Retired detective Mark Fuhrman pleaded no contest to perjury Wednesday for denying under oath at O.J. Simpson’s trial that he had used racial slurs in the past decade. He was given three years’ probation and fined $200.
The charges and Fuhrman’s plea bargain came exactly one year after a mostly black jury voted to acquit Simpson, whose defense rested largely on allegations that the detective led a racist police frame-up.
Fuhrman, who retired from the Los Angeles Police Department after working on the Simpson case, now lives in a rural North Idaho home and works as an apprentice electrician.
It was Fuhrman who found one of the most critical pieces of evidence - the bloody glove in Simpson’s yard. But the detective became the prosecution’s biggest embarrassment after his past statements came to light.
Fuhrman was charged with lying on March 15, 1995, when he agreed under cross-examination from F. Lee Bailey “that he had not addressed any black person as a ‘nigger’ or spoken about black people as ‘niggers’ in the past 10 years.”
Four defense witnesses contradicted that testimony, including an aspiring screenwriter who testified that Fuhrman said the word at least 41 times on tapes they made while working on a screenplay over the previous decade. Jurors were played one example of the word on the tapes.
Fuhrman could have gotten four years in prison on the felony perjury charge.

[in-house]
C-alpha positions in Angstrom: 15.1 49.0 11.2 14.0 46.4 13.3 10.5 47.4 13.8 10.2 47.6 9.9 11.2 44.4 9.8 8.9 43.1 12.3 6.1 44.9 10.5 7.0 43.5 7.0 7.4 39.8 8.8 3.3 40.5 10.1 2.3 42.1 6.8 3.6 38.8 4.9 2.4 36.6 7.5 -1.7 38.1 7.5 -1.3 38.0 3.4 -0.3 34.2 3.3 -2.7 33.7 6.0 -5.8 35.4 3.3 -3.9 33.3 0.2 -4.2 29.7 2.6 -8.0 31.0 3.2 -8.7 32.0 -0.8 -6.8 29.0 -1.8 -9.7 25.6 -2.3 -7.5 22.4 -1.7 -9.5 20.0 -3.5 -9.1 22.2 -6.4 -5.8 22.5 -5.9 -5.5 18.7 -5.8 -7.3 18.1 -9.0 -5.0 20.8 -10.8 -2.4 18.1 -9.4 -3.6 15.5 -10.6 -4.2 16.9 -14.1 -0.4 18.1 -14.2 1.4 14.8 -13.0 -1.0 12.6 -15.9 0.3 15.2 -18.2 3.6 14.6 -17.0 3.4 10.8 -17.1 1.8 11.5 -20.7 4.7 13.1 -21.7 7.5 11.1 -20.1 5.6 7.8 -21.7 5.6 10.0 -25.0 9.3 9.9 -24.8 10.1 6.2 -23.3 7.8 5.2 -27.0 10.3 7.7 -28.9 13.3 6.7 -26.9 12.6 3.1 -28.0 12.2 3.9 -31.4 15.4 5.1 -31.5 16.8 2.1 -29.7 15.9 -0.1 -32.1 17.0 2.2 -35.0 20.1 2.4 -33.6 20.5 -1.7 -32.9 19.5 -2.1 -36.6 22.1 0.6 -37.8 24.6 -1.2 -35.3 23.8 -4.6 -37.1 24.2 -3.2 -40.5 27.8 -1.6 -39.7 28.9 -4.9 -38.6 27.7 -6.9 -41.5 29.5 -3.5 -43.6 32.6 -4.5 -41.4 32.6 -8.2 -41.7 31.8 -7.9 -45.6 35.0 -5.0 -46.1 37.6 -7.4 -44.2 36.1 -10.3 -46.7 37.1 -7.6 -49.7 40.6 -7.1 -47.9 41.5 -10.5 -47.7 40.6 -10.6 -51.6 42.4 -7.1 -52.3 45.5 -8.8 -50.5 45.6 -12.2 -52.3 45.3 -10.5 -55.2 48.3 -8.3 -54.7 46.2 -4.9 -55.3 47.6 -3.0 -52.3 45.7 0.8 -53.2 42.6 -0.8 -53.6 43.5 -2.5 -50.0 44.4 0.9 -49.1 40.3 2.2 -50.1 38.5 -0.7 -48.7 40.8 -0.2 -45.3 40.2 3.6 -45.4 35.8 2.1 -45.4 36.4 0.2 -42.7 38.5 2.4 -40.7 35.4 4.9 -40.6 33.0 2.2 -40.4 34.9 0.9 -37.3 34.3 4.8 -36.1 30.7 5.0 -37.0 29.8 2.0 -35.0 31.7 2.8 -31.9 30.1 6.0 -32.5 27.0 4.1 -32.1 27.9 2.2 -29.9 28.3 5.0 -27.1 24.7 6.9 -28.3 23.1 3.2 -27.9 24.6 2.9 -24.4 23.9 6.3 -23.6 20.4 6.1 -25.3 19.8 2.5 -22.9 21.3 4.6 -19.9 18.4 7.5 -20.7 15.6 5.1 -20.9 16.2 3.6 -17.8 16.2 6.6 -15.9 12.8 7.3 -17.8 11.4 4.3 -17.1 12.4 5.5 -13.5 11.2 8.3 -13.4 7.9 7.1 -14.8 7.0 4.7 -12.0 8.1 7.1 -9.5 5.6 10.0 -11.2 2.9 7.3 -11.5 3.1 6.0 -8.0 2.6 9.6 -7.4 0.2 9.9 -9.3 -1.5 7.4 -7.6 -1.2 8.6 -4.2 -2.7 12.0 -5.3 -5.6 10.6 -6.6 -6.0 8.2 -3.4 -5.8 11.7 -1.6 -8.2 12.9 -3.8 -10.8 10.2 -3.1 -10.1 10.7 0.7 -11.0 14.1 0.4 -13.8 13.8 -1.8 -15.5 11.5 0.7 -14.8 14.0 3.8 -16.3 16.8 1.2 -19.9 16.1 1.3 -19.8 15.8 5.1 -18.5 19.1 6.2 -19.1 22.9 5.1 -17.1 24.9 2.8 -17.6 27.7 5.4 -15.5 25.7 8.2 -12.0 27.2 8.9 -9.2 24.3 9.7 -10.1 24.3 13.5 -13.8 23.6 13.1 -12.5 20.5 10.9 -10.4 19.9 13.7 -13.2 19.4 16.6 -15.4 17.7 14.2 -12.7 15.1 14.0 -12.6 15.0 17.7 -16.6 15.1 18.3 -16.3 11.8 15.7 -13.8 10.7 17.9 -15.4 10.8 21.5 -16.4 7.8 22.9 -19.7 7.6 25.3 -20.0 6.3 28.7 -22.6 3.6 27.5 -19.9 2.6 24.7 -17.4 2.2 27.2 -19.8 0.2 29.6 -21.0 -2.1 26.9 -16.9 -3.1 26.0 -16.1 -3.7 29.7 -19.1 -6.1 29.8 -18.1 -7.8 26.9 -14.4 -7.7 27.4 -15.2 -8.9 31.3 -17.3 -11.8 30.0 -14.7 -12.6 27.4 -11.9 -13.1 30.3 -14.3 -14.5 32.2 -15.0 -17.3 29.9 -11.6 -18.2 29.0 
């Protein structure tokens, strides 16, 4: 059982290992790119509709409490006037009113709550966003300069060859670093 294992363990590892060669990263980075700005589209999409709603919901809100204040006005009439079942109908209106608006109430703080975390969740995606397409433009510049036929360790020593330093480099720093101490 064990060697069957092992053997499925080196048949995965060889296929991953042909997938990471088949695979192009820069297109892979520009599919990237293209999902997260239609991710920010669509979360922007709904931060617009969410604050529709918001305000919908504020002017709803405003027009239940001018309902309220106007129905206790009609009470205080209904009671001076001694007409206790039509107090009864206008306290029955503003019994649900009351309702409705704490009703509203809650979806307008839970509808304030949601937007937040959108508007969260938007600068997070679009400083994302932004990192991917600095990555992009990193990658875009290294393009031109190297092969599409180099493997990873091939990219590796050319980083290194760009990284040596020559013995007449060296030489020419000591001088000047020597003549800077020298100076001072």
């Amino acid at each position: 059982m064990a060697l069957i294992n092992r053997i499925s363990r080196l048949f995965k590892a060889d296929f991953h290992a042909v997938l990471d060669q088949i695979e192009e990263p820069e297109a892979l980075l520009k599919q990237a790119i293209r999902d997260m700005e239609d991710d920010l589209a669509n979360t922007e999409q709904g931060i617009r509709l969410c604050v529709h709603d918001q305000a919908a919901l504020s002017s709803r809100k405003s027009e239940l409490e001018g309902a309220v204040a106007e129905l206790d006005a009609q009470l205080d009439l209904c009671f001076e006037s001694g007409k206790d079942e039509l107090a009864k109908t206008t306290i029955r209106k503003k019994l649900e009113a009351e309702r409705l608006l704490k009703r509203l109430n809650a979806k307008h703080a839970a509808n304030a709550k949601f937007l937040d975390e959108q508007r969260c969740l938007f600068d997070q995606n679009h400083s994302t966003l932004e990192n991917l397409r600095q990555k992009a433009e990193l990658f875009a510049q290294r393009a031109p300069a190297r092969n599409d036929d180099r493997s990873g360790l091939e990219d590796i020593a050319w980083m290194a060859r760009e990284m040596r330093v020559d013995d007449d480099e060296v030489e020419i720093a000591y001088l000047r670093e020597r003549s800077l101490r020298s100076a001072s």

Superior Court Judge John Ouderkirk accepted Fuhrman’s plea, calling the deal “appropriate and fair.”
He wore a dark business suit and answered only, “Yes, your honor” Wednesday when asked if he accepted and understood his plea.
Fuhrman will be allowed to serve his probation in the Sandpoint area.
Before he entered the plea, Fuhrman was served with a subpoena from Simpson’s lawyers ordering him to testify in Simpson’s civil trial, now in the jury selection stage in Santa Monica.
The families of Nicole Brown Simpson and Ronald Goldman are suing Simpson for unspecified damages, seeking to hold him responsible for their deaths.
Fuhrman gave a videotaped deposition in the civil case in April at the Carriage Inn at the Twin Lakes Village Golf Course north of Rathdrum.
Fuhrman’s Sandpoint attorney, Ford Elsaesser, declined to comment on what was said in the deposition, but a source close to the case told the Associated Press that Fuhrman repeatedly refused to answer questions.
Fuhrman had been expected to invoke his right not to incriminate himself in the deposition. He took the Fifth Amendment and didn’t answer questions when he was recalled to testify in the Simpson criminal trial.
Whether Fuhrman testifies or not at the civil trial, his legacy undoubtedly will have an impact.
One prospective juror called him an “egotistical, opportunistic cop who conspired to frame Simpson.”
Another called him a “cocky jerk.” And others have noted that he lied on the witness stand and expressed racist attitudes.
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